July 27, 2021
HARARE, ZIMBABWE — In early 2020, communities around Hwange National Park, in southwest Zimbabwe, feared the worst.
On the fringes of the park, not far from the popular Sinamatela wildlife resort, miners explored whether the area held enough coal to mine.
This part of Sinamatela, which the government labels as an Intensive Protection Zone, is home to about 45,800 elephants. Black rhino, which are critically endangered, also live there.
But in September, the Zimbabwean government ordered a stop to mining in protected areas. Conservationists breathed a sigh of relief. Not for long. Environmental activists fear the new policy – which doesn’t carry the weight of law – has failed to shield tens of thousands of animals and sacred sites in protected areas, kindling conflict between humans and wildlife that has killed scores of people since last year.
Mining in protected areas is “increasingly becoming a usual occurrence, from both large scale and artisanal miners within protected areas,” according to a report published by the Zimbabwe Environmental Law Association, an organization that focuses on research and policy.
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In other parts of the world, such as the American West, mining-related lung infections have afflicted some animals. Electric cables have killed birds. Fish have died because of rerouted streams.
Protected areas in Zimbabwe are rich in gold and coal deposits, “so people have been moving in for economic gain,” says Nqobizitha Ndlovu, the national legal and policy adviser at the environmental law association.
In Zimbabwe, 64 protected areas include national parks, botanical reserves, sanctuaries, safaris and recreational parks, covering nearly 13% of the country’s land.
Early last year, locals spotted miners drilling in Hwange National Park. Initially, they weren’t concerned, as they were used to seeing miners in the area. But they grew alarmed when, a few months later, the miners’ company produced a permit to explore for coal.
Park officials, safari owners, ordinary residents and community leaders led distress calls online, via the media and through community meetings challenging how the miners had won their permits.
Mining in protected areas can occur only with consent from the Ministry of Environment, Climate, Tourism and Hospitality, the Ministry of Mines and Mining Development, and Zimbabwe’s president, according to the Parks and Wildlife Act. Activist Fidelis Chima, coordinator of the Greater Whange Residents Trust, together with the law association, took the government to court in September, arguing that officials hadn’t received such consent. And two days later, the government halted mining in protected areas.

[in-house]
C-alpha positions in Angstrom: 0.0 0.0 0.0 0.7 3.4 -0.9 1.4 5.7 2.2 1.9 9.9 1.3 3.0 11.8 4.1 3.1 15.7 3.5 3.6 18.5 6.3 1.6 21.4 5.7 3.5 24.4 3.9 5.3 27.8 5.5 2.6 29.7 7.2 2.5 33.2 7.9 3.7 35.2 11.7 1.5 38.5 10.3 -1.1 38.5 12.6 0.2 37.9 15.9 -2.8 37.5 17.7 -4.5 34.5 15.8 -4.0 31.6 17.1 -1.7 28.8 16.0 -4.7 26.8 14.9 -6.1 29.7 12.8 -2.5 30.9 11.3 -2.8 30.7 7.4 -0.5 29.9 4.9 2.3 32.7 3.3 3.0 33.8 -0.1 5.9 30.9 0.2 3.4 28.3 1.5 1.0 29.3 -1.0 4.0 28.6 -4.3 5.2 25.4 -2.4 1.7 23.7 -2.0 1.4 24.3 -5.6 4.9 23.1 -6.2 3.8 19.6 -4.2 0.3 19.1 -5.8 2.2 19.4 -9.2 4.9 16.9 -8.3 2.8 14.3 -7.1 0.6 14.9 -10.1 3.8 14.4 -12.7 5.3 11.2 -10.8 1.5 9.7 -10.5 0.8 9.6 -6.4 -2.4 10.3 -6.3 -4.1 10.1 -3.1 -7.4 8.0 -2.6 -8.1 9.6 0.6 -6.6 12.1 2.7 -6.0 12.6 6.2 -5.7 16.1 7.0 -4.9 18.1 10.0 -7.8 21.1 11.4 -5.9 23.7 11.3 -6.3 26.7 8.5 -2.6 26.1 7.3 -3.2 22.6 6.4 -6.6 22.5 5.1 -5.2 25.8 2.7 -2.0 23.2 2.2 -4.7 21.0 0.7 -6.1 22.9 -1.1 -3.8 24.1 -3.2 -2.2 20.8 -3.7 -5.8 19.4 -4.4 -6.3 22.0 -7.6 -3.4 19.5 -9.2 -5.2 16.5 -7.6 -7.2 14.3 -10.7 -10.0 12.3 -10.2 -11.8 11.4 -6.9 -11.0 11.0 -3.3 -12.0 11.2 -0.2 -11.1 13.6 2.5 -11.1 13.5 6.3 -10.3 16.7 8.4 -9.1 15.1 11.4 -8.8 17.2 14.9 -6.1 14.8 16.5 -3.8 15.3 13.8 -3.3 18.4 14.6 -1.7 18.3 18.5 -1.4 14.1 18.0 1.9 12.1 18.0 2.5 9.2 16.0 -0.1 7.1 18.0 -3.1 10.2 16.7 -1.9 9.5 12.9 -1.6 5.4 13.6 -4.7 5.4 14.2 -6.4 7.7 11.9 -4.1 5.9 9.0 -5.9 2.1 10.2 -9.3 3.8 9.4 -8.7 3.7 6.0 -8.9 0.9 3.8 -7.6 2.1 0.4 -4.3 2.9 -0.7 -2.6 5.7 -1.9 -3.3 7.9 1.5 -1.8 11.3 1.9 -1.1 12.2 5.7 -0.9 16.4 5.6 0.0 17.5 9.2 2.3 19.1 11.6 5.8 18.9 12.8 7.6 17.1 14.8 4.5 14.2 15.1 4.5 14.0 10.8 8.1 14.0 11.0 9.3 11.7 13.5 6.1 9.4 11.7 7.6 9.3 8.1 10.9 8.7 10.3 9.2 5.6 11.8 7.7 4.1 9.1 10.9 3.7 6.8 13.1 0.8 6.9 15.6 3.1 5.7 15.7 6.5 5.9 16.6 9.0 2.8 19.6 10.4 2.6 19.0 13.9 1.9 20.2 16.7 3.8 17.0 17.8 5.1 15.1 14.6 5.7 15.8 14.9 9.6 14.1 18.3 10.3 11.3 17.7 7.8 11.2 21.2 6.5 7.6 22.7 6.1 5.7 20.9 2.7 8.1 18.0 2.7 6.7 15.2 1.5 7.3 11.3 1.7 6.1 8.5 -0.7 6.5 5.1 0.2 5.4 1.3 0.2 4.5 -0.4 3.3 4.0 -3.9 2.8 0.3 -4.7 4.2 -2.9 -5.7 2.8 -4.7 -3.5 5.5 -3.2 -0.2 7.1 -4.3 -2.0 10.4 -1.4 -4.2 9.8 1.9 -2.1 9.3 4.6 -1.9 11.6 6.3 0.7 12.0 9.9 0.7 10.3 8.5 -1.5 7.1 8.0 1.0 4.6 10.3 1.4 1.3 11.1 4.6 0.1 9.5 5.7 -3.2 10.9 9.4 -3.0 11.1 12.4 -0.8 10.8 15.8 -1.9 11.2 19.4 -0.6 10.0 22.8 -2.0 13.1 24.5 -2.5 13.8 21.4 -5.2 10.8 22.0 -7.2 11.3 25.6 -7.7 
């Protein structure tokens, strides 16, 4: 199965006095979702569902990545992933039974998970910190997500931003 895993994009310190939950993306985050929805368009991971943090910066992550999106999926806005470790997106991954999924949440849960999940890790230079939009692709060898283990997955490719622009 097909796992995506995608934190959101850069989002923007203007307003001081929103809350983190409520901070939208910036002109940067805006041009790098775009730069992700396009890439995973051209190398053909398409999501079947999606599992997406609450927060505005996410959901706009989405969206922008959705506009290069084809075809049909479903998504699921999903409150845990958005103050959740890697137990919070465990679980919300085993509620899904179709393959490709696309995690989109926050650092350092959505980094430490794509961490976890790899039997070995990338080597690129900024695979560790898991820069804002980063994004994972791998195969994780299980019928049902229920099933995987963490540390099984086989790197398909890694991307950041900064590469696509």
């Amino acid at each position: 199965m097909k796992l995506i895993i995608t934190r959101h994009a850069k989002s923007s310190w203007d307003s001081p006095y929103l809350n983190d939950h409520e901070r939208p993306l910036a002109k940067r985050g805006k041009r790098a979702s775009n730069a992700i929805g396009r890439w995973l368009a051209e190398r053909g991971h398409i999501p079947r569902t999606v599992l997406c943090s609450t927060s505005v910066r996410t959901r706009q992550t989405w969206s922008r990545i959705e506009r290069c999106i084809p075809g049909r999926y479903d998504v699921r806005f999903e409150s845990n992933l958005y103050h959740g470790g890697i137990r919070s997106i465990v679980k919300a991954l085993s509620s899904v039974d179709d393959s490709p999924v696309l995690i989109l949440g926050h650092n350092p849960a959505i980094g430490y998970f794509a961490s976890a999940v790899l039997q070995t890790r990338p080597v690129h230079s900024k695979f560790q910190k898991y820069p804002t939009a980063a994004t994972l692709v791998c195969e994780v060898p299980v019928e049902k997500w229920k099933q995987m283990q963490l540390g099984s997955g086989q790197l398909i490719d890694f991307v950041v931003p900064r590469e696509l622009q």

But the new policy isn’t a law.
“In terms of the laws of the country, policies are generally not binding, so if the government issues a policy and [envisions] that that policy should be binding, it should then change that policy into a legislation,” Ndlovu says.
Absent a law, mining persists in protected areas, Ndlovu says. These areas include Chimanimani, which covers 171 square kilometers (66 square miles) and is famous for its elegant mountains and Eland Sanctuary. It also hosts, among other wildlife: zebra; klipspringer, a small antelope known for its rock-climbing ability; bushbuck; hyena; and leopard.
“The area is basically occupied with illegal [freelance] miners,” Ndlovu says.
Mining left a trail of destruction, including deforestation and open pits, which affected the fauna and flora that attract people to these parks, says Collen Sibanda, a tour guide in Chimanimani. Miners disturbed tributaries and dug inside sacred caves, he says. They removed cave stones in search of gold.
Tinashe Farawo, spokesperson for the Zimbabwe Parks and Wildlife Management Authority, denies those claims.
“We have been trying to protect the park from our end to avoid illegal mining problems,” he says. “We don’t have such reports. We have asked people to bring evidence of such activities, but no one is forthcoming.”
Mining risks heightening conflict between humans and wildlife, as evidenced by a local company’s impact on a protected safari area 10 kilometers (6 miles) outside Hwange town, says a conservationist who requested anonymity for fear of retribution.
“The animal habitat has been affected terribly because they tend to move toward human habitat because of the noise from mining and contaminated water,” says the conservationist.
In January, a mining dump truck knocked down two elephants, he says.
And elephants, crocodiles and buffalo killed 50 people nationwide in the first half of last year due to mining activities and human-wildlife conflict, according to a report by the Centre for Natural Resource Governance, a Zimbabwe-based research and advocacy organization.
Onesimo Moyo, permanent secretary in the Ministry of Mines and Mining Development, says the agency plans to cancel all mining titles held in protected areas.
But that doesn’t put everyone at ease. Government officials must better acquaint themselves with the sites to which they give special grants, says Chief Charles Nekatambe, of Sinamatela.
“No one should mess with [our sacred places], or anger our ancestors,” he says. “There are cultural processes that are done before mining occurs. This should be respected.”
Gamuchirai Masiyiwa is a Global Press Journal reporter based in Harare, Zimbabwe. She is an internationally acclaimed economy and education reporter.
Vimbai Chinembiri is a Global Press Journal reporter based in Zvishavane, Zimbabwe. She specializes in reporting on Zimbabwe’s extractive industries.
Gamuchirai Masiyiwa, GPJ, and Vimbai Chinembiri, GPJ, translated some interviews from Shona and Ndebele.